There are definitely differences, mostly when it comes to the production pipeline, which in turn can affect the writing. In CGI, it’s more costly to create character models, props and assets, but once you’ve created them, they exist forever on a server and can be used for set construction or repurposing just as you might in a live action shoot.

For that reason, finding creative ways to utilize characters, ships, locations and props to their fullest over multiple episodes tends to be easier on the production. This also makes serialization slightly more budget friendly in the 3D animated space, since you are building stories over the course of a season rather than episodically. There are also extra steps involving lighting and layout that take longer to get right.

In 2D animation, you also have to be careful not to break the bank, but in different ways. Things like crowd scenes can be a nightmare, because every single character has to be hand drawn. Rotating camera angles with the background in focus can be a chore to do for the same reason. 

I don’t have a preference for one medium over the other — it really depends on the story you are hoping to tell and how you want to tell it. I consider it a privilege I’ve been lucky enough to work in both.

An image from a Picard deleted scene where Riker and Troi... actually it's Aaron and his wife, author and screenwriter Ellen Tremiti.
An image from a Picard deleted scene where Riker and Troi… actually it’s Aaron and his wife, author and screenwriter Ellen Tremiti.

​You’ve been writing for TV for a while now. How has the industry changed? ​Have the streaming wars opened up more opportunities?

I would say the biggest thing that’s come with the streaming revolution is the number of platforms out there. There’s certainly a lot more opportunities than there were, say, ten years ago, and many networks are willing to take bigger and bolder swings to cut through the noise and gain an audience. It’s my sincere hope this leads to more unique and diverse voices out there, from those we haven’t heard yet.

As for me, I have some live action and animated projects in the works that I’m very excited about… I can’t wait to share them with the world!

Tell us ab​out Trek. What was your “first contact” with the franchise? ​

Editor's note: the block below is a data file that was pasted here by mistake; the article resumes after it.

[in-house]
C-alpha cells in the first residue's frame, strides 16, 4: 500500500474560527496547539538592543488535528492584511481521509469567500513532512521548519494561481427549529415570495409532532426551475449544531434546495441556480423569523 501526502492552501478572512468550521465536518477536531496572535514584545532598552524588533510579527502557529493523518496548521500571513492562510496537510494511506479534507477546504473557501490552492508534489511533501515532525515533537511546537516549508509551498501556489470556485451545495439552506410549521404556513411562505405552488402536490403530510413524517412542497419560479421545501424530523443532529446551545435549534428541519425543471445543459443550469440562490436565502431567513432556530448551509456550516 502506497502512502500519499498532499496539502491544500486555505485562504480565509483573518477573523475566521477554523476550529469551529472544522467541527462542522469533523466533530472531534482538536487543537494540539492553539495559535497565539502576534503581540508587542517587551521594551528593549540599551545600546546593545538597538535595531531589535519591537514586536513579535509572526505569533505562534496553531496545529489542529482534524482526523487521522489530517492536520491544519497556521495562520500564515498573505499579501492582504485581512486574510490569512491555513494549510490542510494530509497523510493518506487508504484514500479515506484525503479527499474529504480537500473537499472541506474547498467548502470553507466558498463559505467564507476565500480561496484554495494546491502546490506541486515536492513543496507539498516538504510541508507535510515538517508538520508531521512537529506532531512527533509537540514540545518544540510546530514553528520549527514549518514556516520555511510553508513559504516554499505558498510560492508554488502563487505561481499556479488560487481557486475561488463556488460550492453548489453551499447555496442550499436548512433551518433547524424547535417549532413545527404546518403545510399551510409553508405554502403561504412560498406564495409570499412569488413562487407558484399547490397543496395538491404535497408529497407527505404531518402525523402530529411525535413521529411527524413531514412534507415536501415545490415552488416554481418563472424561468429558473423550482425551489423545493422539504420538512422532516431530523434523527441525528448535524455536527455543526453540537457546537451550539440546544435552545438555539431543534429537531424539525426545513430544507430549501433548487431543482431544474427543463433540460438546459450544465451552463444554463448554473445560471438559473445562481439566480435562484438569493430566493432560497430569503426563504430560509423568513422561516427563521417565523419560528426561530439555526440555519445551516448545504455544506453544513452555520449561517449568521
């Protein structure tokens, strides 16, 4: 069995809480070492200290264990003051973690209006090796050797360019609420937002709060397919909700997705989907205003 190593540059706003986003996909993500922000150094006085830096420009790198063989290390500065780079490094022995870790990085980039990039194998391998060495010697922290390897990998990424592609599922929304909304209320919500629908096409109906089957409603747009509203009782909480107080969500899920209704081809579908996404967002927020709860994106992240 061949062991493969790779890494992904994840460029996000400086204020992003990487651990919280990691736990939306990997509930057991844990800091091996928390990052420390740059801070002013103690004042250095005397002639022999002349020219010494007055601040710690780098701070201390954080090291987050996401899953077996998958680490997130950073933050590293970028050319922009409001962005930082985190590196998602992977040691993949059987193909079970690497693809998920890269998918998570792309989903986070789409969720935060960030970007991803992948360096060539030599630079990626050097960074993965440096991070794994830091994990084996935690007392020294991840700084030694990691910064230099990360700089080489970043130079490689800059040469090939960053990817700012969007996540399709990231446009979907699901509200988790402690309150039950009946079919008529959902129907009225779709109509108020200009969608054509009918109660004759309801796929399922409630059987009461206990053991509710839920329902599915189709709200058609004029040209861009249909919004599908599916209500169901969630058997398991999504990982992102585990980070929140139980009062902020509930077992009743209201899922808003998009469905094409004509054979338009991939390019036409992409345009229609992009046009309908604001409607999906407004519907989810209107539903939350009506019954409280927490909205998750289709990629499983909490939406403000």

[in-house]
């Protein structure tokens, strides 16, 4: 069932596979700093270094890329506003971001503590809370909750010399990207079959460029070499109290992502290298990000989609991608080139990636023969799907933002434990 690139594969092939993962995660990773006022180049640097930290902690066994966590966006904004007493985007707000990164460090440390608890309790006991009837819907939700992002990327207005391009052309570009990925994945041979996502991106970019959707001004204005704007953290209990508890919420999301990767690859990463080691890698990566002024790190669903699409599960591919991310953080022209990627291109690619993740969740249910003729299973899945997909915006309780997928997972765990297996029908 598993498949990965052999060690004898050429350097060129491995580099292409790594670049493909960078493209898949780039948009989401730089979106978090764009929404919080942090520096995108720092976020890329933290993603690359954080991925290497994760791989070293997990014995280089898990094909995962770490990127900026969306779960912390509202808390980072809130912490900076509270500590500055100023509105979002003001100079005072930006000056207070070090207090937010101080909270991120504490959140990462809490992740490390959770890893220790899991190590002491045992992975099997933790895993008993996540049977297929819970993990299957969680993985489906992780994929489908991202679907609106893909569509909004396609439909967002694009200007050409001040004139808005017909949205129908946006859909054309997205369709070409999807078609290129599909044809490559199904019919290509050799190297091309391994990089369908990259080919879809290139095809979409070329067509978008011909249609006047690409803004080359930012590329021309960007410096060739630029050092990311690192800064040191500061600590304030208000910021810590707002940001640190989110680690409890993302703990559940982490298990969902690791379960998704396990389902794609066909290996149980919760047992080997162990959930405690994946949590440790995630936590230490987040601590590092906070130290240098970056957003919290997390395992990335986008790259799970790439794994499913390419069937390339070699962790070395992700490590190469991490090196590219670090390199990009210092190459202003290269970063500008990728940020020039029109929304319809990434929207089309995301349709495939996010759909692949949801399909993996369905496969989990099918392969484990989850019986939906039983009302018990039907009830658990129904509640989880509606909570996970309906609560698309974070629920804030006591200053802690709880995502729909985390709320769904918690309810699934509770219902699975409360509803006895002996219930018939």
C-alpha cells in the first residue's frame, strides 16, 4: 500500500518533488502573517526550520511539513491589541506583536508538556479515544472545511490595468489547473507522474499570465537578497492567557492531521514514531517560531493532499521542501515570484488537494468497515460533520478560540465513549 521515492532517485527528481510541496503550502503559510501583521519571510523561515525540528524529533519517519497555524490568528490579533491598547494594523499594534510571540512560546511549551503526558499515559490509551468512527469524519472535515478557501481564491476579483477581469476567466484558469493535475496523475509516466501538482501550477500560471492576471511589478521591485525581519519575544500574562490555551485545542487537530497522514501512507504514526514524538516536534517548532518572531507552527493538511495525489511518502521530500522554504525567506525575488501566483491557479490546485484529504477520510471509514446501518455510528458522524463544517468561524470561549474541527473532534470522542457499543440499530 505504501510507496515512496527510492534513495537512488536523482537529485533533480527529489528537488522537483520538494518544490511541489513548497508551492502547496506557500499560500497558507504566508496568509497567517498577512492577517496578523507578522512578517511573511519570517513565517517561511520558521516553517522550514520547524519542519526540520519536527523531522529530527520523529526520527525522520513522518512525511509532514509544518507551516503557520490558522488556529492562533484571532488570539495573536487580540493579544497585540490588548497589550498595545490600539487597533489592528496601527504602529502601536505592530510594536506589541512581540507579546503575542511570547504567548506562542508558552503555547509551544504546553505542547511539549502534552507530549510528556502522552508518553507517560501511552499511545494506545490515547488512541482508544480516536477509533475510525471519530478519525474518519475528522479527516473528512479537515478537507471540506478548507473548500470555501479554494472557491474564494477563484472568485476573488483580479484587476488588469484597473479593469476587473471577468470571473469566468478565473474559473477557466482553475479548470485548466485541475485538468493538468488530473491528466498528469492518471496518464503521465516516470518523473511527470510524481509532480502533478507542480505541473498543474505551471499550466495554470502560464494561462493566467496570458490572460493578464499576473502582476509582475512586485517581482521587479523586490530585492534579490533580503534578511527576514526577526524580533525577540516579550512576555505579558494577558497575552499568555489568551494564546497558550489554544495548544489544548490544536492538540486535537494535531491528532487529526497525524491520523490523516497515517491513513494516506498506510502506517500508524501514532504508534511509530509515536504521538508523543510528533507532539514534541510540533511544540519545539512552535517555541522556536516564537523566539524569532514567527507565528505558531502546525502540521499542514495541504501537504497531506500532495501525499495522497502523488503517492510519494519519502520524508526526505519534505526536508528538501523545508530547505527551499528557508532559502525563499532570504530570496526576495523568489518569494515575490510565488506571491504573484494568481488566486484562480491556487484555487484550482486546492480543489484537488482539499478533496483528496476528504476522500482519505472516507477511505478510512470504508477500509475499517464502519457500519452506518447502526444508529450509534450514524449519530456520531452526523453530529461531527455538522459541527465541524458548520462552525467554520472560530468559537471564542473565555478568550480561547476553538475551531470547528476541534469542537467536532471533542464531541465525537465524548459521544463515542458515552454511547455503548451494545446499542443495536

One of my earliest memories is sitting on the couch with my father, watching the saucer of the U.S.S. Enterprise separate from the secondary hull as the sweeping fanfare played — it all felt very exciting, but I didn’t entirely know why. Years later, I realized I was watching the pilot of Star Trek: The Next Generation as it premiered live way back on September 28th, 1987. It’s not an overstatement that Star Trek has been a part of my life since the beginning, and had a profound influence on my sensibilities as a storyteller.

My local FOX affiliate would air reruns of TNG and Deep Space Nine back to back and in order every weekday when I got home from school, and I would tape them on VHS so I could binge watch them all over and over again, before we even had a name for that activity. The continuity between series and season-long arcs felt so rewarding, and I spent nights wondering about the rules of Vic Fontaine’s holoprogram and whether Tasha Yar was still alive in the mirror universe.

Writing for Prodigy must be exciting. Have you had to go back and watch the prior shows and movies to get up to speed?

When I joined Star Trek: Prodigy, it was a lot of fun doing a deep dive into the last fifty years of the franchise in search of inspiration, especially with every film and television iteration available on demand. My personal mission working on the show was to always instill a sense of wonder, optimism, and adventure — what I remember so fondly experiencing the shows during my own childhood and adolescence. I was also a bit obsessed with getting my treknobabble right — it’s essentially a second language, and there is a lot of it to pull from. 

What can fans expect from the new series?

There isn’t a lot I’m allowed to say… but it’s been exhilarating to make a series that honors classic Trek for legacy fans like myself, but also provides an entry point for new audiences to be introduced to the world of the Federation and its aspirations for an idealistic future, even when facing adversity. And as I mentioned before, my family is from the same Indiana town as Kathryn Janeway — writing the return of our beloved Voyager captain feels oddly iconic, like a homecoming for me. And we hope to create something both young and old can watch together… just as I once did with my dad all those many years ago.